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Volume 28 @ Number 10 @ September 10, 2017 @ $15 per Year

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Culp: Walking the Path

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School Spotlight: St. John in G-town

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W RITINGI N - D E P TH ANALYSIS O R I G IN ALD ESIG N 2017

The Bi-Weekly Publication of The Catholic Diocese of Lexington

MONTICELLO. St. Peter Parish, Monticello, will celebrate its golden jubilee Sunday, Septem- ber 24, with Mass at 9 a.m., and a reception to follow at The As- pire Center. St. Peter was founded as a sta- tion of St. Mildred Church in Somerset in April, 1952. The first Mass in Monticello was celebrat- ed by Msgr. John O'Bryan in the basement of the Breeding Ho- tel on the first Sunday of April, 1952. Mass was moved to the Anchor Motel on North Main

St. Peter, Monticello, to fete golden jubilee

St. Peter Parish Priest Fr. John Kieffer, SJ, distributes the Eucharist at Mass with Dcn. Tom Wagner. Photo provided

Street in Monticello years later. Father Thomas Buren, pastor of Saint Mildred, began construc- tion of a church for the Monti- cello congregation in 1967, and the completed church was dedi- cated later that same year. At the time of dedication of the new 150 seat church in 1967, St. Peter Parish consisted of six resident Catholics. The purchase of the property was financed by the Louisville Archdiocesan Mission Promot- ers (LAMP) which was formed to ensure a physical presence of the Catholic Church in every county of the Archdiocese of Louisville. The construction of the church was also made pos- sible by a large donation to the congregation by the Hartlage family of Louisville. In 1967, the Catholic station at Monticello was elevated to mis- sion status by the Archdiocese of Louisville and became a mis- sion of Saint Mildred Church under the care of Fr. Thomas Buren. The new mission parish was named by Edward Hartlage, in honor of Saint Peter, a name that the Monticello congregation deemed appropriate because of the many fishermen who visited the church. Father Gerald Timmel was appointed pastor of St. Mildred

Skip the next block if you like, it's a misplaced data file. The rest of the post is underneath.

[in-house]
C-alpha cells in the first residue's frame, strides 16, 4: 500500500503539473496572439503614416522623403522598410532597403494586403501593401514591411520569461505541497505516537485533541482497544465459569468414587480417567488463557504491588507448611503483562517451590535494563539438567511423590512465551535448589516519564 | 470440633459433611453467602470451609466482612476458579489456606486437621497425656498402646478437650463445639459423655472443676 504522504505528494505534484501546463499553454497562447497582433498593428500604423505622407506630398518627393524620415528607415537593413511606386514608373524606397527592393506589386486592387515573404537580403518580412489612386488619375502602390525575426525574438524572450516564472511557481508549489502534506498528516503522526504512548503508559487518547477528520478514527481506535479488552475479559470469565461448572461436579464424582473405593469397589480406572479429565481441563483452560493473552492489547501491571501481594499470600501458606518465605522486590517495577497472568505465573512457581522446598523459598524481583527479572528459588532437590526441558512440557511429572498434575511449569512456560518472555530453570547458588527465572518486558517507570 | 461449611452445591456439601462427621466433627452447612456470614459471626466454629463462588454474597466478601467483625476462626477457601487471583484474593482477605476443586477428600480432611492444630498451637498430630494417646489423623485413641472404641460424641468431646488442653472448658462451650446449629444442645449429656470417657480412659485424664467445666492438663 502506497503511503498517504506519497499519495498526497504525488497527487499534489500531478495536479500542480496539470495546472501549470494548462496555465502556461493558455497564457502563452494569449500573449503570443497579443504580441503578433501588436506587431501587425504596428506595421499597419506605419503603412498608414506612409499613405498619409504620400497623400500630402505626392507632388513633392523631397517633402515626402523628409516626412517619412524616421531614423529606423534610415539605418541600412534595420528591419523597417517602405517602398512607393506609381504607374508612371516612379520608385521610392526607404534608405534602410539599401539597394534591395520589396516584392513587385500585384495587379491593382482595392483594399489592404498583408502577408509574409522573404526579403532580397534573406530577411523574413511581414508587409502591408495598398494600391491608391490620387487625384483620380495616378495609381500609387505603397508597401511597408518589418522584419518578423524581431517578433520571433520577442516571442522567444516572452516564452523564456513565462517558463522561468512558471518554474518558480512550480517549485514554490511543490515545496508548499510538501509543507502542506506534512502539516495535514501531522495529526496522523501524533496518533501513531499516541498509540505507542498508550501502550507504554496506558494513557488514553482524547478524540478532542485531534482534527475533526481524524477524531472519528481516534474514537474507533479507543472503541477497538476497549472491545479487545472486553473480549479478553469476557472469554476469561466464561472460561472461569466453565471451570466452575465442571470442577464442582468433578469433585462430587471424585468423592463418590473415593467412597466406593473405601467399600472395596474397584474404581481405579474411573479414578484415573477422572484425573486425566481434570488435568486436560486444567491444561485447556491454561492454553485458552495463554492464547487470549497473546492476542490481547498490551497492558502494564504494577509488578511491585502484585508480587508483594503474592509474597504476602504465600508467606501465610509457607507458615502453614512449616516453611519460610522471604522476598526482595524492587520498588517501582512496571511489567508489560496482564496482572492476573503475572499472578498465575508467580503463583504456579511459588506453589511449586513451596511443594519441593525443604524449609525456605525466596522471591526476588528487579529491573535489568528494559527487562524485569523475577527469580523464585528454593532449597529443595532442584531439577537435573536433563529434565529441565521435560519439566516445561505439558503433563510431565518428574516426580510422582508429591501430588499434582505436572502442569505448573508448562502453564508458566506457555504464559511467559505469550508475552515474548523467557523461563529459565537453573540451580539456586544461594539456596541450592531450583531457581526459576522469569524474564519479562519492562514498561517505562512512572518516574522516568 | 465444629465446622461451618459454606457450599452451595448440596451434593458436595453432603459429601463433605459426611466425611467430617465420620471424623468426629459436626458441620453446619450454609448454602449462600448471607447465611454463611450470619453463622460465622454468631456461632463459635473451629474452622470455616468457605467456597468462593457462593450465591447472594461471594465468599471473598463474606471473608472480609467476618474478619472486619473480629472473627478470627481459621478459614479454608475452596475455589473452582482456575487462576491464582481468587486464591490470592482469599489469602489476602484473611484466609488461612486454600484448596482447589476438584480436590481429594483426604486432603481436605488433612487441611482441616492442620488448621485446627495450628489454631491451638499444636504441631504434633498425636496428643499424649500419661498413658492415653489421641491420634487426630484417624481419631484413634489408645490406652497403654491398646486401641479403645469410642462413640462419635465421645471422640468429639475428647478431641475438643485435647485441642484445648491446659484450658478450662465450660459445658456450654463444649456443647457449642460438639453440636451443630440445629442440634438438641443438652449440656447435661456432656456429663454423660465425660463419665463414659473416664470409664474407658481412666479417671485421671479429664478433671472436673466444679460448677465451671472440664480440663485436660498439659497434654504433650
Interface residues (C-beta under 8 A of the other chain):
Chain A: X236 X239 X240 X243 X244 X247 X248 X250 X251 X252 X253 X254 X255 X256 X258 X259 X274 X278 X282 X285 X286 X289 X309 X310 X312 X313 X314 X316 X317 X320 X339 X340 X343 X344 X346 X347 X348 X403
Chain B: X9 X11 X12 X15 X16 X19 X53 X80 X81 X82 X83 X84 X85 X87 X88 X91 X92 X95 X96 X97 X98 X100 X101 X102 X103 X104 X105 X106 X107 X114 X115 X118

Terry Witherell

Reprinted with permission from Catholic Extension. Copyright 2017. www.catho- licextension.org. If anyone comes to serve here, they need to love the people." That's what Pat Riestenberg told me when I met her at Our Mother of Good Counsel Church, Hazard. Pat was nomi- nated by the Diocese of Lexington, Ken- tucky for Catholic Extension's 2017 Lu- men Christi Award. Pat knows what it means to love the people. She came to Hazard in 1990, from her home town of Cincinnati, where she had been teaching Catholic school. Pat

Perry County parish's 'stay at home mom'

felt called to do a year of service with the Jesuit Volunteer Corps. What she didn't count on was falling in love with the peo- ple, so 27 years later she is still there. In all those years, Pat was part of the Francis- can community that was responsible for the pastoral care of the church; but just this past year, the Franciscans had left the diocese. With their departure, Pat now is also responsible for the day-to-day opera- tions of the parish. Though it is difficult for Pat that she no longer has the commu- nity that she prayed and lived with for so many years, she knew that she needed to remain there for the people of the parish, so that she could be a constant for them, in the midst of so much change. The church was originally built by Ital- ians who had come to the Appalachian Mountains to work in the mines. Pat said that everyone in the parish knows some- one who has lost a loved one in the mines. That is why the plaque of Our Lady of the Mines, found behind the tabernacle, is such an important part of their church, as well as in the central stained glass win- dow. She brings comfort to those who pray before her. Less than one percent of the 28,000 people in Perry County are Catholic. Pat jokes that despite the small number of Catholics, Our Mother of Good Counsel is considered the "mega church" among the Catholic churches in the area, because

2017 Lumen Christi Award nominee Pat Ri- estenberg. Photo: Catholic Extension

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